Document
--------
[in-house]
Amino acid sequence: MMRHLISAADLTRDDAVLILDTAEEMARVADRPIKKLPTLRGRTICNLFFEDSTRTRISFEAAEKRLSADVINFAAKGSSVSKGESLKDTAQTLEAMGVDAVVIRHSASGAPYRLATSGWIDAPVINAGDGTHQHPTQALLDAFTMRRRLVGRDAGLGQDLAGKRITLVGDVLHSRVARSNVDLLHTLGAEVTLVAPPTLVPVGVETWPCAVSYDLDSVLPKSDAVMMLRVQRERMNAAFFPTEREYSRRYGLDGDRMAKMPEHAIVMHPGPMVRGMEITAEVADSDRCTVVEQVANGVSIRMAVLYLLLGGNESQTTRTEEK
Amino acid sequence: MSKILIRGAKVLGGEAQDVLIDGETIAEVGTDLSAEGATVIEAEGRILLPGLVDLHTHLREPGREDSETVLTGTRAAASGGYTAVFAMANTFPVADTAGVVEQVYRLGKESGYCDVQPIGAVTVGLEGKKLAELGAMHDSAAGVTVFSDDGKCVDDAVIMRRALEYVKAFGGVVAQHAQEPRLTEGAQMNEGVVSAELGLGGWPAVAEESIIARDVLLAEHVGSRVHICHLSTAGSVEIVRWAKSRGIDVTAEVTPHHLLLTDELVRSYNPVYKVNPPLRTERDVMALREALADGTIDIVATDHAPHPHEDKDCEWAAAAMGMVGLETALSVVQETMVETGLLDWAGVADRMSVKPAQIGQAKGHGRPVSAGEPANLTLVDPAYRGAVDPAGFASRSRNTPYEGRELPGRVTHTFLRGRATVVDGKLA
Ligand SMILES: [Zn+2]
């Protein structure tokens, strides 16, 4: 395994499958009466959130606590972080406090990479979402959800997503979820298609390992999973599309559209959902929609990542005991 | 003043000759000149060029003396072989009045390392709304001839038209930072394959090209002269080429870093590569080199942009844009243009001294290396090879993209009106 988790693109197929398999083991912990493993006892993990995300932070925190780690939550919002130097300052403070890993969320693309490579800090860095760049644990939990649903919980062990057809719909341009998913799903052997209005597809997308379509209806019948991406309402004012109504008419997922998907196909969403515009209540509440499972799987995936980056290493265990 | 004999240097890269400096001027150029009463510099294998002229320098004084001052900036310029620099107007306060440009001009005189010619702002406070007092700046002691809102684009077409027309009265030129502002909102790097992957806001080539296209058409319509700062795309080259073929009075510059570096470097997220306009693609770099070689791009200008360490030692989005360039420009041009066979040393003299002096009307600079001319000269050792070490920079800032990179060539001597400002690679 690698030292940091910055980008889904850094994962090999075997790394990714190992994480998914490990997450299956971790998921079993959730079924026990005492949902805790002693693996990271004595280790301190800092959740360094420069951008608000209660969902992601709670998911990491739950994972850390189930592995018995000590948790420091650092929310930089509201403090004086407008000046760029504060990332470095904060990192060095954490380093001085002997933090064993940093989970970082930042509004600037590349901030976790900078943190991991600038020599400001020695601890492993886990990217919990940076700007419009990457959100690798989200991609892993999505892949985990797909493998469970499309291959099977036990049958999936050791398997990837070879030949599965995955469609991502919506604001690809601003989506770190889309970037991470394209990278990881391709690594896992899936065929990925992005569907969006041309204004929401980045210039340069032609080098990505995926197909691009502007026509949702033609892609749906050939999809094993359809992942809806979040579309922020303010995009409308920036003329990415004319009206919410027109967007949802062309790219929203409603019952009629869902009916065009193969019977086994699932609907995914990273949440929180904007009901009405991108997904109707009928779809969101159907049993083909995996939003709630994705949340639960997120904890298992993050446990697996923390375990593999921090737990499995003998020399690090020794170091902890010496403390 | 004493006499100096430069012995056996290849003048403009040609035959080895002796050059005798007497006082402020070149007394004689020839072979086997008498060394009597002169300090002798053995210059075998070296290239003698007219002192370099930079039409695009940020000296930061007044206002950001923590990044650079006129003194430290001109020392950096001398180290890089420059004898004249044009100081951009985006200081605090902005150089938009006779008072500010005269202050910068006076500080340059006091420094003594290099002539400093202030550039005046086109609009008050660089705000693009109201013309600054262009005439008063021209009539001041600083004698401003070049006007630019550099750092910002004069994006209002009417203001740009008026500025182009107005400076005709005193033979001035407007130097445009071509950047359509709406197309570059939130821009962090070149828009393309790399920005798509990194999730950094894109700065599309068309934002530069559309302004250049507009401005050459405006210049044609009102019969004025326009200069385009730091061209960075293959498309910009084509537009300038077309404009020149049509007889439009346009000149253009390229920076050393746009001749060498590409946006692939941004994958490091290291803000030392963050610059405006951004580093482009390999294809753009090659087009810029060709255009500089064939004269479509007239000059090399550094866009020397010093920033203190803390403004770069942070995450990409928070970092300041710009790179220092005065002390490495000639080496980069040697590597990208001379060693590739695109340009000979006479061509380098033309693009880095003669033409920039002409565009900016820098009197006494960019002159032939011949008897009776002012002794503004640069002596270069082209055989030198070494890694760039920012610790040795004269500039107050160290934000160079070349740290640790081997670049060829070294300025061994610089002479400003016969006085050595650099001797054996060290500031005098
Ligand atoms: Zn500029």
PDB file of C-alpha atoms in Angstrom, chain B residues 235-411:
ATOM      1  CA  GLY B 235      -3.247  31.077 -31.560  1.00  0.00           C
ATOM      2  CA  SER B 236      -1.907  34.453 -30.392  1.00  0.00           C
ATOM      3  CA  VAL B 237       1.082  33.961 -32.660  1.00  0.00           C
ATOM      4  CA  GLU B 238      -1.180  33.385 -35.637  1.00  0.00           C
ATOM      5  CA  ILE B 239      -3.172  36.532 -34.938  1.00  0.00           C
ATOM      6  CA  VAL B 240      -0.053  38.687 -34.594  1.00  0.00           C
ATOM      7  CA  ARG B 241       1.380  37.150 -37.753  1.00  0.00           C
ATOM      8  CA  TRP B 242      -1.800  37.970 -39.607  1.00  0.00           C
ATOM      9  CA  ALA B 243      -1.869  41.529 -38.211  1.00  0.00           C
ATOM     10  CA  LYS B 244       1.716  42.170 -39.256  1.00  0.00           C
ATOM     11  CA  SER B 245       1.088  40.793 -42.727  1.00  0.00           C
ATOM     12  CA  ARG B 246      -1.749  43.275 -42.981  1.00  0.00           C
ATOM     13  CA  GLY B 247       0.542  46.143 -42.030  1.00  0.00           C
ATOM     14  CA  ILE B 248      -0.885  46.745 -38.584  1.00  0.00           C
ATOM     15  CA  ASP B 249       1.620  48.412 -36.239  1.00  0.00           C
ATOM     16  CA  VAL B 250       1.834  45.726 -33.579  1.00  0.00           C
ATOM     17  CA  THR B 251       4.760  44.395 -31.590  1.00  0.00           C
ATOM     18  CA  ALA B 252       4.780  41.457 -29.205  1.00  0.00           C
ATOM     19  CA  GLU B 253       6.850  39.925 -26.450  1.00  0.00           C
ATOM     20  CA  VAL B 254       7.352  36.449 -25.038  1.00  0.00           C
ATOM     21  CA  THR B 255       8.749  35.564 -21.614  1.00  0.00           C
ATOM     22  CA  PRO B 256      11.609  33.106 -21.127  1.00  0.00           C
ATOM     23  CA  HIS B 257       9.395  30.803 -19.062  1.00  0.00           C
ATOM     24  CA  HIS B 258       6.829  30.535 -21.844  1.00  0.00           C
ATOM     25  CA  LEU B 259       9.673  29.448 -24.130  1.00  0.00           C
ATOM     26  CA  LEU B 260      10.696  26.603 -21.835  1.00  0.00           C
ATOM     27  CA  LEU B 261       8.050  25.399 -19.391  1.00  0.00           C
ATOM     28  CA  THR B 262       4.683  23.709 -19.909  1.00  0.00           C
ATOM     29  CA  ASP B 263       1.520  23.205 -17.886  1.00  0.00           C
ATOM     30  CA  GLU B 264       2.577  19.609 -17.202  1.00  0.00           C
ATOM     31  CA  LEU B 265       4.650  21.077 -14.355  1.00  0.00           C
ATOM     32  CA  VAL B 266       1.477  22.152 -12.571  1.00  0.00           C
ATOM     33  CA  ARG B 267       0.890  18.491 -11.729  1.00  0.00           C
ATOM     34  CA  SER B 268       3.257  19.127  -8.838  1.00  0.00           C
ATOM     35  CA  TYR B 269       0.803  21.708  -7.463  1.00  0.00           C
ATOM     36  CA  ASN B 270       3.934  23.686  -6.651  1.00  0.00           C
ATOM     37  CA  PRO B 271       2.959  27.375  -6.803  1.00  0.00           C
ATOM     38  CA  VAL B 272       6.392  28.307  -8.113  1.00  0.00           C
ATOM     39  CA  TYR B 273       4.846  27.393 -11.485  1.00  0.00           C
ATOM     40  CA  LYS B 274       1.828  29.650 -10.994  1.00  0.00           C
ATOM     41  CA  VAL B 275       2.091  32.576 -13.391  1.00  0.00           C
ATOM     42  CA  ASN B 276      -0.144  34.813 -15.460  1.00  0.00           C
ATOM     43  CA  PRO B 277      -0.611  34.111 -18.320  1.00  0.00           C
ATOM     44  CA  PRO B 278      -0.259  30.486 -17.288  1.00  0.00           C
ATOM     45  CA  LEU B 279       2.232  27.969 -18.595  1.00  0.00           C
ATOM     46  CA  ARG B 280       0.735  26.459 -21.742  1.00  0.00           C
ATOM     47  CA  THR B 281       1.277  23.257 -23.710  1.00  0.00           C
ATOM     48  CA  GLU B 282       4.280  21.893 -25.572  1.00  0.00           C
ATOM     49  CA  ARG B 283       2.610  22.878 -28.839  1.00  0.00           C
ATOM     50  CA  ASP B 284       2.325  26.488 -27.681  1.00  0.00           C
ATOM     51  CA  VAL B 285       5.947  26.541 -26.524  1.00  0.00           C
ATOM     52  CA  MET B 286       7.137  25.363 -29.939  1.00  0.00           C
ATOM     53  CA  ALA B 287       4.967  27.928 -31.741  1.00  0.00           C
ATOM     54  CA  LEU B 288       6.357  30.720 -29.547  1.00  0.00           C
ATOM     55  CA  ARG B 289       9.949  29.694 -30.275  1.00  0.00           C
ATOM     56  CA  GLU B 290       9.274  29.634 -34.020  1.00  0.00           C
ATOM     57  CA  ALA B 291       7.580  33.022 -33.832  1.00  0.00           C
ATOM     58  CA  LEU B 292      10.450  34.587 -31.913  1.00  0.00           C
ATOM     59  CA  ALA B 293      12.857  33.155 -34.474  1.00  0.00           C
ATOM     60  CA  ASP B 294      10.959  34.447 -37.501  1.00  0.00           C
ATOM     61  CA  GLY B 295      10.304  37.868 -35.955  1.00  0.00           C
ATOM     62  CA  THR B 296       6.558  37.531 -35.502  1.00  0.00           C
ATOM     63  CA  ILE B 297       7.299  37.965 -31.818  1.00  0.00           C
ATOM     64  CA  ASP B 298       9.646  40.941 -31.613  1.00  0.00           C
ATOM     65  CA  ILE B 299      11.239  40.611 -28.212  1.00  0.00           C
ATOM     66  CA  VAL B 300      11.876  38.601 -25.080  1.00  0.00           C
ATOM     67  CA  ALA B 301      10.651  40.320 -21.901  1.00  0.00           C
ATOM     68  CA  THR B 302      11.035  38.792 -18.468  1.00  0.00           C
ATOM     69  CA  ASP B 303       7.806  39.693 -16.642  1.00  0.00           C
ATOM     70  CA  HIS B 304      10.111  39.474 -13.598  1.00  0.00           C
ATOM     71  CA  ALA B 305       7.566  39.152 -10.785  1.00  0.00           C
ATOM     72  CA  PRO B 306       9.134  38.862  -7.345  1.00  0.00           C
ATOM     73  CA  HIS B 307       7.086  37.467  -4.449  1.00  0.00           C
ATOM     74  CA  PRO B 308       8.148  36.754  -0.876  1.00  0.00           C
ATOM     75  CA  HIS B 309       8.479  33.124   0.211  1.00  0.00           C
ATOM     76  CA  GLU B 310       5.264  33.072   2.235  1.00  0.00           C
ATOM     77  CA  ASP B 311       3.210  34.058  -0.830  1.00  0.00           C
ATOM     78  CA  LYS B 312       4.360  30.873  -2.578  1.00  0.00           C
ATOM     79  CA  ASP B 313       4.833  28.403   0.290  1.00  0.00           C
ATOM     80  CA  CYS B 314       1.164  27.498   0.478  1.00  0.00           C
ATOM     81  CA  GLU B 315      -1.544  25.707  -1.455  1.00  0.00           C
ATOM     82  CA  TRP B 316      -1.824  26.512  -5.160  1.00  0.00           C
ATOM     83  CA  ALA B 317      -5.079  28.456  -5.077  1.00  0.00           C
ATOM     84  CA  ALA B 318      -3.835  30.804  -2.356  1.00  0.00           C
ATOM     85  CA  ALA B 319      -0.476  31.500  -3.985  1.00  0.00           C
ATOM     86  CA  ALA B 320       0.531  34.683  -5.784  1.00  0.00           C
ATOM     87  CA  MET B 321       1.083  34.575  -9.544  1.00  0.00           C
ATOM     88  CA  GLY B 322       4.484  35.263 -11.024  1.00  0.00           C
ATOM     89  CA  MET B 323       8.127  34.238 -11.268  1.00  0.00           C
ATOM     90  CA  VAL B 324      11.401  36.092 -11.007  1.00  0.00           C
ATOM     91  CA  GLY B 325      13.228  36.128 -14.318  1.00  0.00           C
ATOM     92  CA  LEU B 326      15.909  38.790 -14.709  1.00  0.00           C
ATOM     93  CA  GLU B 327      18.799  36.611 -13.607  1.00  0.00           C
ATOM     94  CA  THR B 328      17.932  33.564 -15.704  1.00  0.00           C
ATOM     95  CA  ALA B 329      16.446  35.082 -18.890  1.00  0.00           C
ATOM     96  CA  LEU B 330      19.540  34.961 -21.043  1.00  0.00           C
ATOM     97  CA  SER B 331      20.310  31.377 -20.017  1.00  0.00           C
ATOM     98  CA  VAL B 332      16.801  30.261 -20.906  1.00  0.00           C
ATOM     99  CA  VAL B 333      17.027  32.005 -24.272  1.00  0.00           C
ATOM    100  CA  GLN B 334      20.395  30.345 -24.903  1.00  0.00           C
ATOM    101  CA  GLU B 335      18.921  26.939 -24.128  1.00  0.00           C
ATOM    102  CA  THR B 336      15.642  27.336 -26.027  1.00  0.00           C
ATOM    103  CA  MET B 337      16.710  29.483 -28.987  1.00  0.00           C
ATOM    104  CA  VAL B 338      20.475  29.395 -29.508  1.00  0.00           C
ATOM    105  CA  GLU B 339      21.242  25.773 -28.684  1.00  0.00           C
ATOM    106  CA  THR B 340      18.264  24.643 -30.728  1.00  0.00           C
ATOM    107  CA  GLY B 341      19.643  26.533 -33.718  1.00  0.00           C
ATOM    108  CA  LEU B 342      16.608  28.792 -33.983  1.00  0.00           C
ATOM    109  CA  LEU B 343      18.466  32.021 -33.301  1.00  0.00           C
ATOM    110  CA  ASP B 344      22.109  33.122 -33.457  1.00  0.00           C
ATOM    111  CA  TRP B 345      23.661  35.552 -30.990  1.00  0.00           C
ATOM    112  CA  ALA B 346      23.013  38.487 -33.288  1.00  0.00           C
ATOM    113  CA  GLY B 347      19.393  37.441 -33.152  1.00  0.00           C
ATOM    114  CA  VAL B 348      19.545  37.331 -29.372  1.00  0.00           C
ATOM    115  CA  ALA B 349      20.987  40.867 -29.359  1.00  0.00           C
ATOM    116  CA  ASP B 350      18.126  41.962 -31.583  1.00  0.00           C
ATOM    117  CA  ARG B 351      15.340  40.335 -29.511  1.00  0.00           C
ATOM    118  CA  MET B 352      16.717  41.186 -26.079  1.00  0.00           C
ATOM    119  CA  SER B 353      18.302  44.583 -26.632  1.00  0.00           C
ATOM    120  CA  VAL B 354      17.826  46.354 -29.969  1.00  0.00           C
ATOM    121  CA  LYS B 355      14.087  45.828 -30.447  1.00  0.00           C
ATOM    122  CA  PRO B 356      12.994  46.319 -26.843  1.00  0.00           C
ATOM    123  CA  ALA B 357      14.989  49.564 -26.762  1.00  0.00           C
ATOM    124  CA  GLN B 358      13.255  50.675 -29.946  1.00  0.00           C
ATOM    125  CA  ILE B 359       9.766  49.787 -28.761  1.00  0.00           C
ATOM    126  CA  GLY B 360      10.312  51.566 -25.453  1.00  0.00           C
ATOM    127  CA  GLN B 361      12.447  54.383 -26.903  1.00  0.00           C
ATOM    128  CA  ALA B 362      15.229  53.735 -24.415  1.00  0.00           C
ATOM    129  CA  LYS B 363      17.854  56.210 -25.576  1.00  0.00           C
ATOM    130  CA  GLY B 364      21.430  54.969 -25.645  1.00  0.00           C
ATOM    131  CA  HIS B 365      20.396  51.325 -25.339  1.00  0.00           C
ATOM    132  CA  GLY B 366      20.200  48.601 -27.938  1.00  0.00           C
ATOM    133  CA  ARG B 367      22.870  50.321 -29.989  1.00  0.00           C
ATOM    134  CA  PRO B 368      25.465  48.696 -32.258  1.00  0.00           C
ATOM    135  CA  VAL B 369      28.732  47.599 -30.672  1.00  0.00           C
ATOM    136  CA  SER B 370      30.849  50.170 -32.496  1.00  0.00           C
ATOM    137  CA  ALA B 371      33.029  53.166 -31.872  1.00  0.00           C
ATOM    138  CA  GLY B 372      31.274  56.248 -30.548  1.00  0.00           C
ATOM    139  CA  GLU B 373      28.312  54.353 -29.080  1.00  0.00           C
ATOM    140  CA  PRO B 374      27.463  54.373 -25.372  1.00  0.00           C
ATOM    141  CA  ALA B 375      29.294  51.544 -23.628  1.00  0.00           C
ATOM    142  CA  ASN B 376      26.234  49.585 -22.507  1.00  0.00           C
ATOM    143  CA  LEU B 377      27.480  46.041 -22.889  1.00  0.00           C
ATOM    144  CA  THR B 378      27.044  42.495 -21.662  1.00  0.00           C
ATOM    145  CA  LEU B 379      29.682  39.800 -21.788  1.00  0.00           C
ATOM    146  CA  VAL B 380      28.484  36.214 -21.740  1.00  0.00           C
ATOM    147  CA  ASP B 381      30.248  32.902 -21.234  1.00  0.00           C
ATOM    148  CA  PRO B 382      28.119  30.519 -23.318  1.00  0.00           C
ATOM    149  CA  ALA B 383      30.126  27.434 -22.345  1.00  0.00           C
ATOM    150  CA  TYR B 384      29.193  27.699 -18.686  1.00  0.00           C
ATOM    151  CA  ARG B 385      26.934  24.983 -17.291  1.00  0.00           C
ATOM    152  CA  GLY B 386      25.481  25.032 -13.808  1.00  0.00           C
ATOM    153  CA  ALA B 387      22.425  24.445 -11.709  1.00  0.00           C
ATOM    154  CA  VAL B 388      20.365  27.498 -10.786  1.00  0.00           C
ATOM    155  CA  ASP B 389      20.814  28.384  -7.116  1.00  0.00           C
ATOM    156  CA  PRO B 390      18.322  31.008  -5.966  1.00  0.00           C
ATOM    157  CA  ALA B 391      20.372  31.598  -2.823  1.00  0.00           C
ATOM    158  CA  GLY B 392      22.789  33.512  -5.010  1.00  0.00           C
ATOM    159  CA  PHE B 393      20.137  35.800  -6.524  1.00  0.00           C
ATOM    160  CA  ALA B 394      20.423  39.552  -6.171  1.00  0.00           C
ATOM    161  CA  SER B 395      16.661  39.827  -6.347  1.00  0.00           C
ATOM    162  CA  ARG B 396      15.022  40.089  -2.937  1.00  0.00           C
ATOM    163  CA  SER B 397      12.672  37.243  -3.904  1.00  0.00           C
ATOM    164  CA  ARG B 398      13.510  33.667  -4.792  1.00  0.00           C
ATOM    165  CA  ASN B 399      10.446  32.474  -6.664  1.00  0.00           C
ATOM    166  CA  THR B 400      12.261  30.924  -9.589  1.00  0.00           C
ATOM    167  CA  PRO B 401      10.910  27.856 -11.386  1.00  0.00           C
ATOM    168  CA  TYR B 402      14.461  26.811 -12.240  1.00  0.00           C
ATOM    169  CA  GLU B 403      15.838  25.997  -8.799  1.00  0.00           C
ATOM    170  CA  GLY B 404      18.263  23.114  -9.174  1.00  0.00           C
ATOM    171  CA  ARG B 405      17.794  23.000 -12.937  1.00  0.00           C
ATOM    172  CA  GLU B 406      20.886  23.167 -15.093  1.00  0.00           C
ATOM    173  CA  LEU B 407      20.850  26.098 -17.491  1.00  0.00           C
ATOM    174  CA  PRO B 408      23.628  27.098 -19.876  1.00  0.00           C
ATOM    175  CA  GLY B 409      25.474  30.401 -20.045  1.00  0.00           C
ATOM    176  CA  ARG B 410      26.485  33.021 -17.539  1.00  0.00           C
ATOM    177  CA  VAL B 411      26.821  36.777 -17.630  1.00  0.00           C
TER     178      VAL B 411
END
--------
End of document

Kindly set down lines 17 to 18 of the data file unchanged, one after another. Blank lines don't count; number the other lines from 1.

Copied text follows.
ATOM     10  CA  LYS B 244       1.716  42.170 -39.256  1.00  0.00           C
ATOM     11  CA  SER B 245       1.088  40.793 -42.727  1.00  0.00           C